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- Tue Dec 01, 2009 11:18 pm
I'm 39 & my wife is 33 yrs old. We're now expecting our 1st baby who is now 21 weeks in pregnancy.
We have done test on Down's Syd twice(at different stage) already and was told by our Gyne that the tests were all negative which meant our baby should be fine.
Just two days ago, we had the Ultrasound scan done for the fetal structural and was told by the Dr(different from our usual Gyne) that there is a "white" spot showing on the ultrasound in the baby's stomach and thus referring us to another specialist.
When she scanned the "white" spot, she did ask if my wife has any spotting/bleeding during the pregnancy. Yes, my wife did have some spotting during her 13 weeks and it had lasted for about 2 weeks. We had that checked by our Gyne during that time and had it treated. The spotting/bleeding stopped and another Ultrasound showed her bleeding was indeed healed.
Pls kindly help answer us what are the risks/complications in the "white" spots and what we should be aware of and our next steps to seek?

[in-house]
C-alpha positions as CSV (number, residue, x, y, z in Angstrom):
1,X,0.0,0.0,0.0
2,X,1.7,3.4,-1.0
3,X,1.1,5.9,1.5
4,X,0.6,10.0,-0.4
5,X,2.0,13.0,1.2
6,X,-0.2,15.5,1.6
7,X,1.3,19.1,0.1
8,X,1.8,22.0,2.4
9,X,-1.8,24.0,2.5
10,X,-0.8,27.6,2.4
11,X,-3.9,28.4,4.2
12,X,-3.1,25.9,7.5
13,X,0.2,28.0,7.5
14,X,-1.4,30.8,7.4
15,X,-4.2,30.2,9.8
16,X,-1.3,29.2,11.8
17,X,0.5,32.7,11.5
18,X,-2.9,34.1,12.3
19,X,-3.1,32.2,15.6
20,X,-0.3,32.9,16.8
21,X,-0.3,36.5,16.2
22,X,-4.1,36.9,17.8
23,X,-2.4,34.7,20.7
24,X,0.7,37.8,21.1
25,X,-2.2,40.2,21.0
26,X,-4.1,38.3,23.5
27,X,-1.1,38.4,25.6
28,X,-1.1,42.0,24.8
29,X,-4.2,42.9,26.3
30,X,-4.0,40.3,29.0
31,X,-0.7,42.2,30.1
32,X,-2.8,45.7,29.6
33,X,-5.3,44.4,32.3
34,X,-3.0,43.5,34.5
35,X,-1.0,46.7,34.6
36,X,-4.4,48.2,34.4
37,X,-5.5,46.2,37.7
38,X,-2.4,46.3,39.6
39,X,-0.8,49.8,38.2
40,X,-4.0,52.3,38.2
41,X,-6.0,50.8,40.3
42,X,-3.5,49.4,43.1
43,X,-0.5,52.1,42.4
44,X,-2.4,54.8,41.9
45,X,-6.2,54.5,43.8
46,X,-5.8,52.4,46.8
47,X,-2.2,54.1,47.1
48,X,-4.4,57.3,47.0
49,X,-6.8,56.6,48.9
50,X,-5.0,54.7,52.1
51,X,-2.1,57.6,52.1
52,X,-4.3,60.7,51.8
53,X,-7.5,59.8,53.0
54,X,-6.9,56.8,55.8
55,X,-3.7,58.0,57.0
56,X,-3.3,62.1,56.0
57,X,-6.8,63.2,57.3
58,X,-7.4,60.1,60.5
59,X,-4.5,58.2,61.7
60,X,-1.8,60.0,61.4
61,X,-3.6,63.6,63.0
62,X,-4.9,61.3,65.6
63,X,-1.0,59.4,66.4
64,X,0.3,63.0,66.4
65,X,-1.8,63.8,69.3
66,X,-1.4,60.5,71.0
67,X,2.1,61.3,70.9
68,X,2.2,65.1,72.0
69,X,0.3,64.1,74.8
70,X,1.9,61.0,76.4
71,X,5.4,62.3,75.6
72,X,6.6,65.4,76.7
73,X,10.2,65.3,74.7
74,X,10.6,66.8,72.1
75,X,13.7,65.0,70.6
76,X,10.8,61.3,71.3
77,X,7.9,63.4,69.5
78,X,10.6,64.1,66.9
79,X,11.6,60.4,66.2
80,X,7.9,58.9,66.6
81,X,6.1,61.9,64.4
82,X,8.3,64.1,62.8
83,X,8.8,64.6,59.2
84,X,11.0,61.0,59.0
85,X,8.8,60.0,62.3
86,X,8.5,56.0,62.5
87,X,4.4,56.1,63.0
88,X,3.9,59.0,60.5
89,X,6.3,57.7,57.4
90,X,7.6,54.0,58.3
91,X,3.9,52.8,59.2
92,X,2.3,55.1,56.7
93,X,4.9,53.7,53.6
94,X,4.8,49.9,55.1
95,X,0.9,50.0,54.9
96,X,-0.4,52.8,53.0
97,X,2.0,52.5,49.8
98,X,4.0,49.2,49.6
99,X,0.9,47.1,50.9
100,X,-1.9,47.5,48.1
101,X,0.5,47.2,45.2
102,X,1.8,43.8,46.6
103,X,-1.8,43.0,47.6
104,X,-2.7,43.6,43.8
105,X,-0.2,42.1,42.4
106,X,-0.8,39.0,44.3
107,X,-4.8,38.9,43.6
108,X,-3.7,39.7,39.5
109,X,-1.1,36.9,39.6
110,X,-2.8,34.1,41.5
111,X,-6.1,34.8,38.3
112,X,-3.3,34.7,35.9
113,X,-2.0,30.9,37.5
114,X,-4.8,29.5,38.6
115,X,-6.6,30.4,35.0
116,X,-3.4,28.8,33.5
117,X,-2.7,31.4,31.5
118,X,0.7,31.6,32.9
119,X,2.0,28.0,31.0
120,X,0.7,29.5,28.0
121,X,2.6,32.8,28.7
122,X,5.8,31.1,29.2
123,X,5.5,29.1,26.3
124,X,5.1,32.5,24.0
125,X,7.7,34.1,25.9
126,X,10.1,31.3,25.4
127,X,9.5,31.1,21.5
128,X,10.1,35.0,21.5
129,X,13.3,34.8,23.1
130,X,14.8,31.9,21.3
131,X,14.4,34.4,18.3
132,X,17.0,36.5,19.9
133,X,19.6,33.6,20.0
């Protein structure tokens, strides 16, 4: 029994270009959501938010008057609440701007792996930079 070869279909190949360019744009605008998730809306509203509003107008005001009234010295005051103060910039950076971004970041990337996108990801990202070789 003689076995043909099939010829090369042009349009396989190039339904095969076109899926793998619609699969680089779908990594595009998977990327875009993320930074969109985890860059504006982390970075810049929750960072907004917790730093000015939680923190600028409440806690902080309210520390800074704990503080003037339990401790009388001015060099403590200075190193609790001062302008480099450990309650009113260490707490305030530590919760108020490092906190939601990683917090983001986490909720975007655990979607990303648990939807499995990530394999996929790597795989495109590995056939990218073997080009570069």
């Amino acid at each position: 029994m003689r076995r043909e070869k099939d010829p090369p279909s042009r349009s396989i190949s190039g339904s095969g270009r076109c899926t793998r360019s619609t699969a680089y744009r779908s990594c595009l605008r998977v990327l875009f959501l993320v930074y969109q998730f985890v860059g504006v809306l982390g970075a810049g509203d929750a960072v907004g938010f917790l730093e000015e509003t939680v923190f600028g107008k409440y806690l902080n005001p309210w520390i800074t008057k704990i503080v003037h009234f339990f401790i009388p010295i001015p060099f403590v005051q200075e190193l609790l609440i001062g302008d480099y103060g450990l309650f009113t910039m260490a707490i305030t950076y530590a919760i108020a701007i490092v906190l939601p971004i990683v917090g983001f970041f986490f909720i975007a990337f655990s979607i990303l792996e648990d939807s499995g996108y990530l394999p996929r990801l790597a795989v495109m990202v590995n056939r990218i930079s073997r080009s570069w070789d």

Thank you very much.
| Dr.M.Aroon kamath
- Mon Mar 15, 2010 8:23 pm
By 'white spots', you are presumably referring to 'hyper-echoic' spots seen during ultrasonographic imaging.
The abdomen is a common site for congenital anomalies in the fetal. Fetal abdominal echogenic lesions are fairly common, and a majority of them carry minimal or no additional risk to the fetus.
Some of the important ones are...
- extralobar pulmonary sequestration (Intra-Abdominal Pulmonary Sequestration),
- abdominal calcifications,
- noncalcified liver lesions,
- echogenic bowel (Echogenic bowel in the third trimester is relatively common with an uncertain clinical significance.
Some considere it a normal variant in second-trimester fetuses. Others have described it as a prenatal marker for cystic fibrosis, chromosomal aneuploidy etc),
- gastric pseudomass (are echogenic masses within the fetal gastric lumen- cause unclear ? debris,? intra-amniotic bleeding.generally appear in the second trimester & disappear on follow-up),
- duplication cysts of the gut,
- Fetus-in-fetu (FIF) (a rare congenital disorder in which a vertebrate fetus is found incorporated within its twin),
- calcified meconium and
- lesions of the adrenals.
Detection of such lesions generally leads to a detailed search for additional findings and a review of the maternal history.Fetal karyotyping may be indicated in some cases.
Hope this info may be of use to you. Good luck!